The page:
I've finished several books in my long silence... let's check out a few of them.
I want more Zahn!
The really great thing about The Green And The Gray, other than the fact that it's alien/mythological fiction with various of hostage situations, weapons being tossed around, and an intelligent writing style/plot, was the development of the relationship between the first two characters you meet - Caroline and Roger Whittier, a married couple. The psychologist of my brain was in raptures.
Also, it features a guy-girl friendship that's platonic. (Okay, fine, they're like 12 years old, but whatever.)
Jacob Have I Loved reveals the things that girls never tell anyone about growing up. I identified with the girl in some ways so deeply that it made me fidget.
There are "abnormalities", "phases" that come when growing, especially between 11 and 16, that we girls never think anyone else goes through or would understand.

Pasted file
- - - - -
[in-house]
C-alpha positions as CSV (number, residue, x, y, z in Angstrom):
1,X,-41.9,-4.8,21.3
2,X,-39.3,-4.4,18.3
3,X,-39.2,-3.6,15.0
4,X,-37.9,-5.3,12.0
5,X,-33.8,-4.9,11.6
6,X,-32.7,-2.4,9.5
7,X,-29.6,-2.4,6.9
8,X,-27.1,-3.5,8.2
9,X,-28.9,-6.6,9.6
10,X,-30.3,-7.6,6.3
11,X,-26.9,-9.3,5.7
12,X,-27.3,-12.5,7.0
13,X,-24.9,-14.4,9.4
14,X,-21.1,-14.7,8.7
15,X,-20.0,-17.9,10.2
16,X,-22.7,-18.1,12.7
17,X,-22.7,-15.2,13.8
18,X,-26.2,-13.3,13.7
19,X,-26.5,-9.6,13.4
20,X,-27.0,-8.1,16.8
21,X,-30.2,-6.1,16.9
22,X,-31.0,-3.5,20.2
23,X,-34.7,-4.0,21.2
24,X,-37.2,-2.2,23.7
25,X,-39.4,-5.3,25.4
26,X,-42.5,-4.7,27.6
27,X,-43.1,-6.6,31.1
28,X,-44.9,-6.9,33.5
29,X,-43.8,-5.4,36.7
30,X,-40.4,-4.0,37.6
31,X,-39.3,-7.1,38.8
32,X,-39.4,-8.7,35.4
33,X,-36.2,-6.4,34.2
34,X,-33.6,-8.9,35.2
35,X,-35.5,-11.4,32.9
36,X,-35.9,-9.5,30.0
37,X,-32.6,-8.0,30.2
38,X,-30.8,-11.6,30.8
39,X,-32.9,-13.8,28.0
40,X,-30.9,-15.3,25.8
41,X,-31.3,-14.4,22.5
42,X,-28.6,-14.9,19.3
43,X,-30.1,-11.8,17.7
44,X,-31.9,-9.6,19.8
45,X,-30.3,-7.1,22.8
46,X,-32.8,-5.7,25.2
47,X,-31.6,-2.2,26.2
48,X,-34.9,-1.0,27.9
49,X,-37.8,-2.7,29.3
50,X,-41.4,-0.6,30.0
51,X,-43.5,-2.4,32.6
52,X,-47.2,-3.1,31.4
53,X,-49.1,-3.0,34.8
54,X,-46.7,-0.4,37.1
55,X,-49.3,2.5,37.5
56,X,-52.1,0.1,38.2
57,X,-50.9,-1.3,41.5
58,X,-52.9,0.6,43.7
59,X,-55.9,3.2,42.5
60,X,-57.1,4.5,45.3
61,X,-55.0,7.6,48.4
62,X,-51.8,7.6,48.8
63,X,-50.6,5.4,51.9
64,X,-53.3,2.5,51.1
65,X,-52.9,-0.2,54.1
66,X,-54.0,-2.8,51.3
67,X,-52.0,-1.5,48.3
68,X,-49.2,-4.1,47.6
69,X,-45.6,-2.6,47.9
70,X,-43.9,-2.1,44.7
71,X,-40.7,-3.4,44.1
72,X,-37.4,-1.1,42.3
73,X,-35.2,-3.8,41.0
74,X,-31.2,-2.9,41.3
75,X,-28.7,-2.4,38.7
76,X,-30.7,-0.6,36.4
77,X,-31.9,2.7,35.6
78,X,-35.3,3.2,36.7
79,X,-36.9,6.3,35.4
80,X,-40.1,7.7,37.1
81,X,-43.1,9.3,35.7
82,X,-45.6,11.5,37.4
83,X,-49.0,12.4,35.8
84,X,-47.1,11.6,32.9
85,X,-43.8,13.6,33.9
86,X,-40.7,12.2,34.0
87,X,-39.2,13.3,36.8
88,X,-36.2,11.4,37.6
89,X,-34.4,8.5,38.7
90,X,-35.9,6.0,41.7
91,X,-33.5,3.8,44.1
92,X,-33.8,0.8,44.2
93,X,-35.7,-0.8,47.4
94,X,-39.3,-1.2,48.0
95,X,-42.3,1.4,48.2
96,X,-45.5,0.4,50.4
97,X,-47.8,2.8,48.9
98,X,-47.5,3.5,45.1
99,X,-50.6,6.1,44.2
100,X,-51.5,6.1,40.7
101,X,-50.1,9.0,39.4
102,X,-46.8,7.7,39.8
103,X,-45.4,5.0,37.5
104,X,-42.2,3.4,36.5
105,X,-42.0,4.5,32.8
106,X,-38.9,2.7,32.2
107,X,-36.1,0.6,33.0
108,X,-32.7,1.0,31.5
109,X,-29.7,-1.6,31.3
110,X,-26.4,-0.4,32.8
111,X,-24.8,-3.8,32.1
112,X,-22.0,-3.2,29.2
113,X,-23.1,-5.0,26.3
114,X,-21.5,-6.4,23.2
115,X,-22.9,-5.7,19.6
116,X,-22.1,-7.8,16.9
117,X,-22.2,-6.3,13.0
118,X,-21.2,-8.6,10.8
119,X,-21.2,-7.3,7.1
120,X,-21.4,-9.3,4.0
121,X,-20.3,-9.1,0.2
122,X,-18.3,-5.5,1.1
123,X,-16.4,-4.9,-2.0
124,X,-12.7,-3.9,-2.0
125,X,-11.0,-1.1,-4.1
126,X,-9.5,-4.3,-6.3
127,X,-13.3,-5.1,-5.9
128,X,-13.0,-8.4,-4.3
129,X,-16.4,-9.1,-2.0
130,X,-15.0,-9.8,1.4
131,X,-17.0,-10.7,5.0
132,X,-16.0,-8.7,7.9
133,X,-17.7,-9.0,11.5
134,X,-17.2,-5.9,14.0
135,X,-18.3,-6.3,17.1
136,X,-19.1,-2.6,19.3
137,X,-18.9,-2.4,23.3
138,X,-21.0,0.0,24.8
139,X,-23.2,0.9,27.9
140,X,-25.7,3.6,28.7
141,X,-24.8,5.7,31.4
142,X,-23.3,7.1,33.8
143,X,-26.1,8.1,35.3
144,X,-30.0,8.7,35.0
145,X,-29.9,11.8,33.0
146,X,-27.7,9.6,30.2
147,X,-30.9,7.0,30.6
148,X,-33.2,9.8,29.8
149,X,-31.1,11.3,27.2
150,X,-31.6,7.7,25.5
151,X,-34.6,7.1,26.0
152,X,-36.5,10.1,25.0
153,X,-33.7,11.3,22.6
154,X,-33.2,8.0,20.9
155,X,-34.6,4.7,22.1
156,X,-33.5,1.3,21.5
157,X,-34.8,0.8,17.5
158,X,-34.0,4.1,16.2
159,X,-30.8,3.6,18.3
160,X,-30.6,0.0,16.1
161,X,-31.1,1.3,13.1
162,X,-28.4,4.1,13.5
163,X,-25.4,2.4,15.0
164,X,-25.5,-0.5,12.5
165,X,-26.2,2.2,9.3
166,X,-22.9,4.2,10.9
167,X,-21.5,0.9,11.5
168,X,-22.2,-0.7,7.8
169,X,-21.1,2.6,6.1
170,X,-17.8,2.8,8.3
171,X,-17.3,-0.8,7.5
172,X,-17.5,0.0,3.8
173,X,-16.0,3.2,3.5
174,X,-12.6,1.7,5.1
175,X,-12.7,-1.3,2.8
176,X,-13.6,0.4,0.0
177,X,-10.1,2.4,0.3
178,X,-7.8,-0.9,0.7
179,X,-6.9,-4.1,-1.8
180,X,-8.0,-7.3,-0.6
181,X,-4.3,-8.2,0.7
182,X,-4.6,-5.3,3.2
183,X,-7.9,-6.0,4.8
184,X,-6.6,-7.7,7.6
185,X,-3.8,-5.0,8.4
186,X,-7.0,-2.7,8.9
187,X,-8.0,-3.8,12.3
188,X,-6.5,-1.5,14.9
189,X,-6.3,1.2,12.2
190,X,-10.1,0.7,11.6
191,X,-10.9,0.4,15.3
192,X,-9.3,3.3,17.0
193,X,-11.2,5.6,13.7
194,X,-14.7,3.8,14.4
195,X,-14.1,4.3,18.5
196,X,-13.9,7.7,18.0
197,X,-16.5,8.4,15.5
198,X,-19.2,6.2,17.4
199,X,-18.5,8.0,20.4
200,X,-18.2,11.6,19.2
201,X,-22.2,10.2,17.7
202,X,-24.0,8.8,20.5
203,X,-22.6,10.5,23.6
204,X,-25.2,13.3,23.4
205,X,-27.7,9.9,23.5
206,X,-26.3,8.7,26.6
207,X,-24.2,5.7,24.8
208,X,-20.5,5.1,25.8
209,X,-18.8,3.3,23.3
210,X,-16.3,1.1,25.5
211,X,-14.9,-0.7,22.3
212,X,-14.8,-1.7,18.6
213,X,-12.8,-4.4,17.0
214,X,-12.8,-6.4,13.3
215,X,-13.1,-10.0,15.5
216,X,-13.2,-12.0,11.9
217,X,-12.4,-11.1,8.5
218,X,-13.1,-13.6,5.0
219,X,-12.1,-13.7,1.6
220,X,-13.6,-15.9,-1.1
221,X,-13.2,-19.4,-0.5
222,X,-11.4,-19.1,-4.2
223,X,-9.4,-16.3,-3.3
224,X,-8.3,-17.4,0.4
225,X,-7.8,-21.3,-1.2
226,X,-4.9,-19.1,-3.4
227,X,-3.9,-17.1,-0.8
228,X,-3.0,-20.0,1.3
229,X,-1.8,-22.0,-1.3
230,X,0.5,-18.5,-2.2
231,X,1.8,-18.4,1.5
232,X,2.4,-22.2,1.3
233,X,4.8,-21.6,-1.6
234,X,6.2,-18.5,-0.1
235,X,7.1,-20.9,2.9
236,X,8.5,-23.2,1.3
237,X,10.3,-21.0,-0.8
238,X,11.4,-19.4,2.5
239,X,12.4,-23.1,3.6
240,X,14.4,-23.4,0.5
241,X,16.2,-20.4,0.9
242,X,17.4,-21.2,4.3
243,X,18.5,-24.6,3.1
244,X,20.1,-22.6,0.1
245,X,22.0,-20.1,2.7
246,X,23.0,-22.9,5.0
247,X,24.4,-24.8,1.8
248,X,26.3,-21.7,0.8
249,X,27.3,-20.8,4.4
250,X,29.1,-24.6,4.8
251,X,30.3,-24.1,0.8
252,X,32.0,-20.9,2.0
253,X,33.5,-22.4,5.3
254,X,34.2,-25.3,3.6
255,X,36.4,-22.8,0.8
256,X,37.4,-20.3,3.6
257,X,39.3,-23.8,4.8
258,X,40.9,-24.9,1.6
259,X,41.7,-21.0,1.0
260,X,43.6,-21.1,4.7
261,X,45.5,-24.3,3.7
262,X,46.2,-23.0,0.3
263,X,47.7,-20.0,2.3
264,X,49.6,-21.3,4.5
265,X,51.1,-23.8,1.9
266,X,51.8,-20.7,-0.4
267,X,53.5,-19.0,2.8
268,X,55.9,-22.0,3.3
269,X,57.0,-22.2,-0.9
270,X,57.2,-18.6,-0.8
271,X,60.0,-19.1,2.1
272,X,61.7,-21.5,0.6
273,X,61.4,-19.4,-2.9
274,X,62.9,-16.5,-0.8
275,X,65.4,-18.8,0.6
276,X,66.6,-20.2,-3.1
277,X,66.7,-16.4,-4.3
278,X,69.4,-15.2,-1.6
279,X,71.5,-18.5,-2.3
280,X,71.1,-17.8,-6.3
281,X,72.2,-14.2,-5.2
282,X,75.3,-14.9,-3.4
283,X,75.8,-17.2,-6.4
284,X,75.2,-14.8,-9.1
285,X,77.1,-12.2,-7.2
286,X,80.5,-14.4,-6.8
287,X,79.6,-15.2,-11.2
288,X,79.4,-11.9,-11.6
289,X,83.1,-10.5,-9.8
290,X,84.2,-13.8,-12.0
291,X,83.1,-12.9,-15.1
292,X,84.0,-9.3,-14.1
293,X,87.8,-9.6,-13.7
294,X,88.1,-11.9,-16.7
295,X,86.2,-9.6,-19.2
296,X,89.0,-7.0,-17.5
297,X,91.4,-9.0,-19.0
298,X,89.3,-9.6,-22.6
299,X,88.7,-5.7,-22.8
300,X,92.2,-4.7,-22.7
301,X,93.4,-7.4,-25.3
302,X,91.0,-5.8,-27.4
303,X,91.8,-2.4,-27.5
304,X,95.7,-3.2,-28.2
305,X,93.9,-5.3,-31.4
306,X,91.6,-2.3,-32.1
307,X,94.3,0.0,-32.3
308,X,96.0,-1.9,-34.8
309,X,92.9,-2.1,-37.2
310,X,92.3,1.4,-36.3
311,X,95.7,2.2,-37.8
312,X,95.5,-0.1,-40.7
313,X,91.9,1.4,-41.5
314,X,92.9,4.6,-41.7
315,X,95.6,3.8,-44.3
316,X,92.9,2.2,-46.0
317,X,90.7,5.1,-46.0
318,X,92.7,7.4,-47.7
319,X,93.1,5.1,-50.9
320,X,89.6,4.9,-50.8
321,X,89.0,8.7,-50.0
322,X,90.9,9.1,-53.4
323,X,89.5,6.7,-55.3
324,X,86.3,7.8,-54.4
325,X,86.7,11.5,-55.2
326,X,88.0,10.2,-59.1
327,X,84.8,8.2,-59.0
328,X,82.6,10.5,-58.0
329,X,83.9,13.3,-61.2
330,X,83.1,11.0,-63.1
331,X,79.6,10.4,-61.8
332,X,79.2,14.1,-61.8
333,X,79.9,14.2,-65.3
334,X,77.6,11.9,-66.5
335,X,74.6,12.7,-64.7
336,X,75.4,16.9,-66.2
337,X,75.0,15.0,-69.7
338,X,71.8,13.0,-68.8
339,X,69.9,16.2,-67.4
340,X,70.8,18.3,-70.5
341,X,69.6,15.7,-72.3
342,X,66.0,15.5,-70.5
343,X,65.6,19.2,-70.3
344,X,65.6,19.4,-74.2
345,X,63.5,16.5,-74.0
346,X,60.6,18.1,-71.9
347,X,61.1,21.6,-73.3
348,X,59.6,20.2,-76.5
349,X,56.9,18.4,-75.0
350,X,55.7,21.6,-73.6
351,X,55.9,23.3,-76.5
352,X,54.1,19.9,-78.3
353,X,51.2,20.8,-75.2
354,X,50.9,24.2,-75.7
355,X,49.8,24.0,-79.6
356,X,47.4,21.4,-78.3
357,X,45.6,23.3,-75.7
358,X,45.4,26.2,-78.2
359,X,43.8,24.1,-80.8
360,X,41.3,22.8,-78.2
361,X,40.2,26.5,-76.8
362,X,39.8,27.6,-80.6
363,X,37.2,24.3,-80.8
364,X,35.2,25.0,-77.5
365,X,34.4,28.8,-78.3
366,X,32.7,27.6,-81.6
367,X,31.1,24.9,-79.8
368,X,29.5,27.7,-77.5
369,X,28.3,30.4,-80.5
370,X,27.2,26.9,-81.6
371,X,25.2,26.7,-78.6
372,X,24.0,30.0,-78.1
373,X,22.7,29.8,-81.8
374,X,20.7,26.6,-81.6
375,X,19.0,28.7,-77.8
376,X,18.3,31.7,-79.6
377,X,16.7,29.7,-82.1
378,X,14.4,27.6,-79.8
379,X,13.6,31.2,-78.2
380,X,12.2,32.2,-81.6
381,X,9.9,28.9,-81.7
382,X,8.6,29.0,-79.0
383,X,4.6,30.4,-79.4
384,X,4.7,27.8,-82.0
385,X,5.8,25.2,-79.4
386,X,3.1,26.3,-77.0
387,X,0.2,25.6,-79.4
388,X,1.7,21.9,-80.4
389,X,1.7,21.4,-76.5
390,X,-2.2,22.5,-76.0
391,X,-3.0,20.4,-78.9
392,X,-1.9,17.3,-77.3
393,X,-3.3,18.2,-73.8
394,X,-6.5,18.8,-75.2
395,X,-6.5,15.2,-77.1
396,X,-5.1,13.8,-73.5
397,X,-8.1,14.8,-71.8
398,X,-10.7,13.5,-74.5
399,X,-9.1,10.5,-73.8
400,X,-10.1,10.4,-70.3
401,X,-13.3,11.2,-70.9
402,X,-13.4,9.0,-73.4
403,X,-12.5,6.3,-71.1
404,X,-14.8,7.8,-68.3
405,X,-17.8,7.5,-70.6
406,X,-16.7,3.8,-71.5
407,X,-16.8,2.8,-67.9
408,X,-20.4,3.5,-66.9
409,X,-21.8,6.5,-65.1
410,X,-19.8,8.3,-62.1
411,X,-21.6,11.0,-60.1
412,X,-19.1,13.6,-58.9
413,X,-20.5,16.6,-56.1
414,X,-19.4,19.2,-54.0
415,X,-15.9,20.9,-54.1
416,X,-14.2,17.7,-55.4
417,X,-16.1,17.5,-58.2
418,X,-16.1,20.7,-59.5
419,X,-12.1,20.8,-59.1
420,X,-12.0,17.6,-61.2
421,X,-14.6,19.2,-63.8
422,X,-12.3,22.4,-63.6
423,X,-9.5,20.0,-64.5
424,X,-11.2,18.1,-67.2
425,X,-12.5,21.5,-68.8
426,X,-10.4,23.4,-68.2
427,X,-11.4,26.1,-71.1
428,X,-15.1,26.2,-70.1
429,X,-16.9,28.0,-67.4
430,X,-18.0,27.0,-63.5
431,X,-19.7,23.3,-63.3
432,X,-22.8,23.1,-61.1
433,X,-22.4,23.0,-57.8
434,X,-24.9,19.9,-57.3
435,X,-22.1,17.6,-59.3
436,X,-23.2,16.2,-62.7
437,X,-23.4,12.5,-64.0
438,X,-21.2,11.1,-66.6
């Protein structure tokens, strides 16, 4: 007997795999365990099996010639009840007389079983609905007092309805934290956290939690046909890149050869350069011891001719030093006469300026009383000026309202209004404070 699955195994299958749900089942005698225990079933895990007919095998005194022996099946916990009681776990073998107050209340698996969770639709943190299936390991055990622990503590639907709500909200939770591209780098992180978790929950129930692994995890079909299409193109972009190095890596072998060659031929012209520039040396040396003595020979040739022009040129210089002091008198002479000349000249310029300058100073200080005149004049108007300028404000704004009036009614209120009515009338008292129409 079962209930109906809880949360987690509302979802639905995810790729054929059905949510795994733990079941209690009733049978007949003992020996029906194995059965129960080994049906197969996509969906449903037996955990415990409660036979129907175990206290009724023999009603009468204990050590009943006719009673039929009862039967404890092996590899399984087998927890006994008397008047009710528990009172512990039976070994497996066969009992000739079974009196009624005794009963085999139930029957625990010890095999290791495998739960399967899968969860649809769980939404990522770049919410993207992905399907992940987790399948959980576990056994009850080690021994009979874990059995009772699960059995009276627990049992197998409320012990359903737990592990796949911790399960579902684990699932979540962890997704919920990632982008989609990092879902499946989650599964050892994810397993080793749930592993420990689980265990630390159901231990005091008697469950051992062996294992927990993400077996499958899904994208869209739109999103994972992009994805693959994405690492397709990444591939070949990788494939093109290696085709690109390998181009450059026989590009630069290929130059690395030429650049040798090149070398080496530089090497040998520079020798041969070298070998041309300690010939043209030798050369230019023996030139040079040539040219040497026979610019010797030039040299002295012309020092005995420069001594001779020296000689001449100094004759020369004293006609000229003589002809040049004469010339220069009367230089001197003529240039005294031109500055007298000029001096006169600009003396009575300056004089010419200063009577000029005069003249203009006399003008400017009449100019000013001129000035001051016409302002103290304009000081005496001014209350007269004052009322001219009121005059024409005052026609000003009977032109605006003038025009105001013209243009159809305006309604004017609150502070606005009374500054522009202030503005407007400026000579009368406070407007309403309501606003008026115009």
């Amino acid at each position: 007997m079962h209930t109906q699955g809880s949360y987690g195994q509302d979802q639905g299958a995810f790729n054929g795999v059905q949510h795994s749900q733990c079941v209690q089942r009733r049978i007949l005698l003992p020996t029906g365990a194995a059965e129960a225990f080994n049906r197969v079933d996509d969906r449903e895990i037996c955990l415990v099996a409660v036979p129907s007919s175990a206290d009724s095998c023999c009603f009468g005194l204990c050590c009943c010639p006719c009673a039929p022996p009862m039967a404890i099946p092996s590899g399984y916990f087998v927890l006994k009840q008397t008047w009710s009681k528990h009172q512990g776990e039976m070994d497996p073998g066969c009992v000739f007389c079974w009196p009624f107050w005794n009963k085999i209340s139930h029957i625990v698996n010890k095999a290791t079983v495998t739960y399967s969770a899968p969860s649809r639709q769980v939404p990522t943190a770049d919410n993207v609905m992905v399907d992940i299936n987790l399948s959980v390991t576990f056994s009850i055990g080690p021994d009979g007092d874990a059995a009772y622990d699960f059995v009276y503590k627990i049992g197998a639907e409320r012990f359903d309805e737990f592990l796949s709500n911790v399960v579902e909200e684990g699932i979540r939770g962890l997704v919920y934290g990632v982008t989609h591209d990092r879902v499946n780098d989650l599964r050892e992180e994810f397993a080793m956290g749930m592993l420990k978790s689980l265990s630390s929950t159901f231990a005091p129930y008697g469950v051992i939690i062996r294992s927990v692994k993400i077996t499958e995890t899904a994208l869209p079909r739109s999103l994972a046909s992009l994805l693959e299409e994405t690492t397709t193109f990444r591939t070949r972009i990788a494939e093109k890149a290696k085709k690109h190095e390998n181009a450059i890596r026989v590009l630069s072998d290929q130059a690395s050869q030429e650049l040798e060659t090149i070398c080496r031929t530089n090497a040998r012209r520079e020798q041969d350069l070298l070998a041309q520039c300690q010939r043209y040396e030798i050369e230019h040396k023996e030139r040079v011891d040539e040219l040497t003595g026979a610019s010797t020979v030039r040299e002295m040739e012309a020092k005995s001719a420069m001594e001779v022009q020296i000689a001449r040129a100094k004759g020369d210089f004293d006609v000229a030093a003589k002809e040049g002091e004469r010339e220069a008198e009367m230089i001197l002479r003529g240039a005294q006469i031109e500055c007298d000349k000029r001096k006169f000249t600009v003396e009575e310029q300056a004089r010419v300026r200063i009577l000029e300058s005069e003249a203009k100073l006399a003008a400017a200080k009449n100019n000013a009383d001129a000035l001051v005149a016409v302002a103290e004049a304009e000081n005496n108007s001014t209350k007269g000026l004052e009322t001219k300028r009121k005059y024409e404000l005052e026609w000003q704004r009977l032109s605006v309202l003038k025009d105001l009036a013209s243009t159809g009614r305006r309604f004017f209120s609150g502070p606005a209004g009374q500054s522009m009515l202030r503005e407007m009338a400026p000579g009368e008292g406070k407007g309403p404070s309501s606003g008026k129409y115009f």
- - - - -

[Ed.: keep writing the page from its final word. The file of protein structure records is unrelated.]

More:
But here they are, glaring up at the world from the page, because Katherine Paterson has written them down... indelibly so, due to the Newbery Award gracing the cover.
Not uncomfortable or disturbing enough to mar the story's beauty, however.
Two random things that come to mind about the writing:
1) Paterson spans years easily. This isn't a story that develops over a week. These aren't lessons or experiences that can climax and resolve in a month, a year... it's a lifetime.
2) I rather worry about Paterson, to be honest. She writes gorgeous stuff, but both of her books that I've experienced (Jacob Have I Loved, and Bridge To Terabithia) include good guy-girl non-romantic friendships of the closest kind... and in both, something screws it up massively and beyond repair. We all know that the girl dies in Bridge To Terabithia, I'm not even going to bother with spoiler protection for that one, but I won't ruin the ending to Jacob Have I Loved for anyone.
I will say that what happens is suitably horrid. I would have rather he died.
Reading Rosencrantz and Guildenstern Are Dead felt rather like doing drugs. Am I spinning, or is the room, or there any point asking?
'Twas a trip, to be sure.
Poe's a good read.